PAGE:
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Suppose I have multiple network cards connected to my PC, how can I know which card is used for communication. For example, if I use


I would like to know which card (and which IP address) used for communication.

The command


will tell us about the active connections. I am not interested in active connections, but I would like to know which card will be used for next connection. That is, if we use ping which card (or IP address) will be used ?

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Which OS are you using? – Flimzy Jun 30 '11 at 8:20
@Flimzy: Was there any misleading words in my question ? – Muhammed Rauf K Jun 30 '11 at 8:41
Are you asking about my edit? Your title was too vague... "communication with multiple cards" could refer to many things, including routing, bridging, or bonding. – Flimzy Jun 30 '11 at 8:44
Ohk. Thanks. I will take this in mind for next questions and answers – Muhammed Rauf K Jun 30 '11 at 8:48

3 Answers 3

up vote 0 down vote accepted

Try route print; it'll show you the OS's table of networks and which network interface it'll use for each, or where there's multiple cards on the one network the weighting it'll use in distributing the traffic. I've only got one card in this machine so this isn't very interesting:

Interface List
0x1 ........................... MS TCP Loopback interface
0x2 ...00 12 34 56 78 9a ...... Intel(R) 82566DM Gigabit Network Connection
Active Routes:
Network Destination        Netmask          Gateway       Interface  Metric
       10       1       20       10       10       10       10       1
    Default Gateway:
Persistent Routes:

so e.g. from the second line traffic to 127.x.x.x will use the loopback interface but traffic to multicast and everything else will use the network card. I'm not sure how to read this programattically, though, sorry.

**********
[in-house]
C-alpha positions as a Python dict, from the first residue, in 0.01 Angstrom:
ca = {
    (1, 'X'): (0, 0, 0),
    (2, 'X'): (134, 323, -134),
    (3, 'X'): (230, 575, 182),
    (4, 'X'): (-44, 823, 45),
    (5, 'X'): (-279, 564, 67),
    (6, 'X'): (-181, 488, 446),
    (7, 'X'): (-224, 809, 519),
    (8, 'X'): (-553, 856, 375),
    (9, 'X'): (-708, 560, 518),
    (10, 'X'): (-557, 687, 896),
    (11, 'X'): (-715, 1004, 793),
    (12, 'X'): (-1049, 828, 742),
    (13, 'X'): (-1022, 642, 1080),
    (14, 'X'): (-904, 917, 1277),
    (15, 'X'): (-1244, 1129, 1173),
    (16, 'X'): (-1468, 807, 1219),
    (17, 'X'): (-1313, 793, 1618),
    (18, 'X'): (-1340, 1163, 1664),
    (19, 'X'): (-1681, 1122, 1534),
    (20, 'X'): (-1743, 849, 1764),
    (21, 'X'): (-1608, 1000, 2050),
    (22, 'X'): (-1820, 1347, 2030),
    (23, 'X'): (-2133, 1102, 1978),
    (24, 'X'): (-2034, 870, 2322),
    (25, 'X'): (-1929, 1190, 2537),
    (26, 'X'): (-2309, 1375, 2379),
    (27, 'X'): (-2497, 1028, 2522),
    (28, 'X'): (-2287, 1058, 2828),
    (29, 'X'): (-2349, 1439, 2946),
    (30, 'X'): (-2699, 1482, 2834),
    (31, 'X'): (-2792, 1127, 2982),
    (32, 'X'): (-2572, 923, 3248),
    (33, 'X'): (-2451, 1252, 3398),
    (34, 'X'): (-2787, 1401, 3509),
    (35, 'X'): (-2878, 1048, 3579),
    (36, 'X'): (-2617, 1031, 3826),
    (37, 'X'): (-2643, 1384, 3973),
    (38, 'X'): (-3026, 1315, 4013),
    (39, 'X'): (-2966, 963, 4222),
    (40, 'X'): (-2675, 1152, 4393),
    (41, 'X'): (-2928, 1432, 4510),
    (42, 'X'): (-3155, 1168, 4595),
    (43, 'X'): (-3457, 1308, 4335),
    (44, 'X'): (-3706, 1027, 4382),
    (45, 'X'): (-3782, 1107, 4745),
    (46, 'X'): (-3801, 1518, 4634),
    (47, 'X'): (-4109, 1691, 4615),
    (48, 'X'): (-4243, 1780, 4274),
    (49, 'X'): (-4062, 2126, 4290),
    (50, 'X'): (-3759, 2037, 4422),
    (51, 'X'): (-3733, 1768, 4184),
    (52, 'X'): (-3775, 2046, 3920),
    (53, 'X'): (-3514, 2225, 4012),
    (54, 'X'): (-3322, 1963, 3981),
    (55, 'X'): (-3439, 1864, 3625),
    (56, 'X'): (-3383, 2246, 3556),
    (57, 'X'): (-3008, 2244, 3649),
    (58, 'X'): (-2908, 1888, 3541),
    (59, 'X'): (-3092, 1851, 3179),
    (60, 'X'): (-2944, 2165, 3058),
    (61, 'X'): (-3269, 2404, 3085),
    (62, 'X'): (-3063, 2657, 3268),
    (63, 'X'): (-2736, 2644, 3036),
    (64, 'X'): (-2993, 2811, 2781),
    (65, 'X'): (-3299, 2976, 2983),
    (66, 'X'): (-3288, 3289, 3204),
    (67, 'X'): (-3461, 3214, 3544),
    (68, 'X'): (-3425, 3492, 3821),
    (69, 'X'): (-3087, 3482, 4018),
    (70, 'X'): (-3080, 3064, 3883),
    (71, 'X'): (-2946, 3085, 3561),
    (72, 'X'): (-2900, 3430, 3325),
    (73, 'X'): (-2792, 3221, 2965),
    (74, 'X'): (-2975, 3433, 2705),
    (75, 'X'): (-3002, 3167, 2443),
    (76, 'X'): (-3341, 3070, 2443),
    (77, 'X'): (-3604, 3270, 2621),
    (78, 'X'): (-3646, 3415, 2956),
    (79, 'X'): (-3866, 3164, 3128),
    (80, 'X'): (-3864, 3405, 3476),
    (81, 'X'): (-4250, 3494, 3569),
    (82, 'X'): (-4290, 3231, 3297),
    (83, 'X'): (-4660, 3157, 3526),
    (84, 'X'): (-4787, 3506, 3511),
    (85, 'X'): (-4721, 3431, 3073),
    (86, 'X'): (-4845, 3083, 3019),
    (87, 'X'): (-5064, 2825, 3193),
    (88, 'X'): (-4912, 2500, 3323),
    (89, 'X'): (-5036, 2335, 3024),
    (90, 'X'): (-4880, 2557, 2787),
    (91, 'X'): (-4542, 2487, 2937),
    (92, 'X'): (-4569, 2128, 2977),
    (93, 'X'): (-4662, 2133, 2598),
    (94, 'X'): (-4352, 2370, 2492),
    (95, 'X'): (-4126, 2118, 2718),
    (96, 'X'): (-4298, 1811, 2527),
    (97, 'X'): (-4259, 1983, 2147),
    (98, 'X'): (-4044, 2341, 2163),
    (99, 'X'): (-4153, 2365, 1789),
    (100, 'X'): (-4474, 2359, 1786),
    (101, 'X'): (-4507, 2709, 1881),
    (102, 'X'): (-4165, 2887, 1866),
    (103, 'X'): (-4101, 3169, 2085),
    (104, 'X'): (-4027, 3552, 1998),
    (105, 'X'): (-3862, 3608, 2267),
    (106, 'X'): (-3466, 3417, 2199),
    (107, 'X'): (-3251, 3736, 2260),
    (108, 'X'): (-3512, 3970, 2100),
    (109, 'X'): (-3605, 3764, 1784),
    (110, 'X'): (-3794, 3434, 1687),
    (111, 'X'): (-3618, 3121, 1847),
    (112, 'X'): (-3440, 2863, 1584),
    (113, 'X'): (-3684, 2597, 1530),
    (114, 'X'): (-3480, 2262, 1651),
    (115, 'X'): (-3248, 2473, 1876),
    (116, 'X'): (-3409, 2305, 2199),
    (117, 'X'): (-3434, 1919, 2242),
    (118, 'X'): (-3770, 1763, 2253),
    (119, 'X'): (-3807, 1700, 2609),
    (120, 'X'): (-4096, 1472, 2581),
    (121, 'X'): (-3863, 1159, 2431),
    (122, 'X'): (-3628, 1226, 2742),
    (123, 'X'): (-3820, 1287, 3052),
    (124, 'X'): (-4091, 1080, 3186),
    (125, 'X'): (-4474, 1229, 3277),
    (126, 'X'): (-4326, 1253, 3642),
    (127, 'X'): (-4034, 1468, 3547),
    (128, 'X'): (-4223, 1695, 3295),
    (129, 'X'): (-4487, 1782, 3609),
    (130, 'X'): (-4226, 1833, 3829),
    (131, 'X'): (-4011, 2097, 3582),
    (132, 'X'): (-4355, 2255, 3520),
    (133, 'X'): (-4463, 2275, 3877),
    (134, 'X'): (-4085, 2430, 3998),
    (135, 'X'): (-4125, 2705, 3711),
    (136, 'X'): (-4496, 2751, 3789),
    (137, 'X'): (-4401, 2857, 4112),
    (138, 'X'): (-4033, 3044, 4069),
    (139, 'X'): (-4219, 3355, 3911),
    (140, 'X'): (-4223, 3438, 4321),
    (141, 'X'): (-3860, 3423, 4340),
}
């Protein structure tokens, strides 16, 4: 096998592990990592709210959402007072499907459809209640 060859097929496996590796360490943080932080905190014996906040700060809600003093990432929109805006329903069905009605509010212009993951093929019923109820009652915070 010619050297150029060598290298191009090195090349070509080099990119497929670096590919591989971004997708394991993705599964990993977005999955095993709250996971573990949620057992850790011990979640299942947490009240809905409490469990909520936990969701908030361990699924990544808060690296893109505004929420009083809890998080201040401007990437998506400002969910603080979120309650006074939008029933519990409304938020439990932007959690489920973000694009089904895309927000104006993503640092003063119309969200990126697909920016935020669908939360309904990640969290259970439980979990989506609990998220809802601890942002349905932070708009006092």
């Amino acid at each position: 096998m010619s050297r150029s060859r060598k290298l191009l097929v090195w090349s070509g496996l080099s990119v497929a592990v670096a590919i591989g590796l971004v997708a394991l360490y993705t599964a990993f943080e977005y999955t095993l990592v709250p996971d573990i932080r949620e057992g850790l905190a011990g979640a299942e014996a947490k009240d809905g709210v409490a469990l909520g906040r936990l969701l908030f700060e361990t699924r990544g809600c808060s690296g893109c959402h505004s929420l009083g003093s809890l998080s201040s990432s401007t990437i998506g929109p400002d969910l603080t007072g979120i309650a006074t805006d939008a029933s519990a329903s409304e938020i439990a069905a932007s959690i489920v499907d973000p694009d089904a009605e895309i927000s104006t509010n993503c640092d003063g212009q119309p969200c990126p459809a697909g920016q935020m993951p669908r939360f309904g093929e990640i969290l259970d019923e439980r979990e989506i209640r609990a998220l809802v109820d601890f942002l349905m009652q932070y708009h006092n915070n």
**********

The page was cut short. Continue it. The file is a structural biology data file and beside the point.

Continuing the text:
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The card used is determined by the IP address configured on that card. It is worth noting that it is not generally valid to configure IP addresses on the same subnet to different physical interfaces. (Yes there are exceptions to this, but they are generally very specific, and unlikely to be useful to you at this level).

Which physical card is associated with which logical name within your operating system is a thornier issue. The easiest way to determine this is unplug all but one of the network cables and see which IP address you can still communicate on.

What operating system are you using, for certain OS types there are sometimes easier ways of determining which card has been unplugged - Windows, for example, provides visual feedback via the system tray icons.

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netstat would tell you - the local address listed in netstat would be the ip address of the network card you are using

Lets take a snippet of my own netstat output on windows - i'm connected to my lan over, and a crossover lan connection over

 Proto  Local Address          Foreign Address        State
  TCP         ARTEMIS:ms-wbt-server  ESTABLISHED
  TCP        Athena:49172           ESTABLISHED
  TCP    stackoverflow:http     ESTABLISHED is the adaptor on the local crossover, connected to ARTEMIS, which is running a RDP server, is talking to my router, which is, and stackoverflow. Note also that local connections on are represented.

on linux you may need to use

netstat -n

i only have one port active in my linux box, but it'll look something like - for an ip address

   tcp        0     52      ESTABLISHED
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